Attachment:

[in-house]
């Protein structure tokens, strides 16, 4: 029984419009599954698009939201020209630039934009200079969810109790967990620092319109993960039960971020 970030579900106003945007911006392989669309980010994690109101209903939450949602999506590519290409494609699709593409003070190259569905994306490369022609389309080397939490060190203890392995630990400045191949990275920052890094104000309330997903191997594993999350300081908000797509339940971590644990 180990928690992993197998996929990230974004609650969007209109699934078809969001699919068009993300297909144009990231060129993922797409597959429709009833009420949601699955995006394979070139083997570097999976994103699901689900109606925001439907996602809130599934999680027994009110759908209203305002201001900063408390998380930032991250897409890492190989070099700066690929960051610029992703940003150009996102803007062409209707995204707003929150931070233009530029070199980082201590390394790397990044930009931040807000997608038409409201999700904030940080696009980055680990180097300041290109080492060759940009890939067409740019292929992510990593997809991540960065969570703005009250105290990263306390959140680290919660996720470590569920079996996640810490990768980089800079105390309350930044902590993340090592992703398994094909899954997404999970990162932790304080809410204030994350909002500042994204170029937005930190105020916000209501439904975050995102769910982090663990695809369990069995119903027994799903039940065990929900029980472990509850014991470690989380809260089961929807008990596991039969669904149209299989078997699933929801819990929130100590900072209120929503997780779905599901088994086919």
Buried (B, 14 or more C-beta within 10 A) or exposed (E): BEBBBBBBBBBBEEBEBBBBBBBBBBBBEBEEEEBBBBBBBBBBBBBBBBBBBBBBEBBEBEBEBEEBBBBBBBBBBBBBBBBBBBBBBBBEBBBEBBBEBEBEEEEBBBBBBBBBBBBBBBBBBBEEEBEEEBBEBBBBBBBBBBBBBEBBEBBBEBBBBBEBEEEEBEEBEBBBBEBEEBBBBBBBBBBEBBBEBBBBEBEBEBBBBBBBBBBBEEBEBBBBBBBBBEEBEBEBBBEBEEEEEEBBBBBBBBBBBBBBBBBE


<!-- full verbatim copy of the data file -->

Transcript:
[in-house]
């Protein structure tokens, strides 16, 4: 029984419009599954698009939201020209630039934009200079969810109790967990620092319109993960039960971020 970030579900106003945007911006392989669309980010994690109101209903939450949602999506590519290409494609699709593409003070190259569905994306490369022609389309080397939490060190203890392995630990400045191949990275920052890094104000309330997903191997594993999350300081908000797509339940971590644990 180990928690992993197998996929990230974004609650969007209109699934078809969001699919068009993300297909144009990231060129993922797409597959429709009833009420949601699955995006394979070139083997570097999976994103699901689900109606925001439907996602809130599934999680027994009110759908209203305002201001900063408390998380930032991250897409890492190989070099700066690929960051610029992703940003150009996102803007062409209707995204707003929150931070233009530029070199980082201590390394790397990044930009931040807000997608038409409201999700904030940080696009980055680990180097300041290109080492060759940009890939067409740019292929992510990593997809991540960065969570703005009250105290990263306390959140680290919660996720470590569920079996996640810490990768980089800079105390309350930044902590993340090592992703398994094909899954997404999970990162932790304080809410204030994350909002500042994204170029937005930190105020916000209501439904975050995102769910982090663990695809369990069995119903027994799903039940065990929900029980472990509850014991470690989380809260089961929807008990596991039969669904149209299989078997699933929801819990929130100590900072209120929503997780779905599901088994086919």
Buried (B, 14 or more C-beta within 10 A) or exposed (E): BEBBBBBBBBBBEEBEBBBBBBBBBBBBEBEEEEBBBBBBBBBBBBBBBBBBBBBBEBBEBEBEBEEBBBBBBBBBBBBBBBBBBBBBBBBEBBBEBBBEBEBEEEEBBBBBBBBBBBBBBBBBBBEEEBEEEBBEBBBBBBBBBBBBBEBBEBBBEBBBBBEBEEEEBEEBEBBBBEBEEBBBBBBBBBBEBBBEBBBBEBEBEBBBBBBBBBBBEEBEBBBBBBBBBEEBEBEBBBEBEEEEEEBBBBBBBBBBBBBBBBBE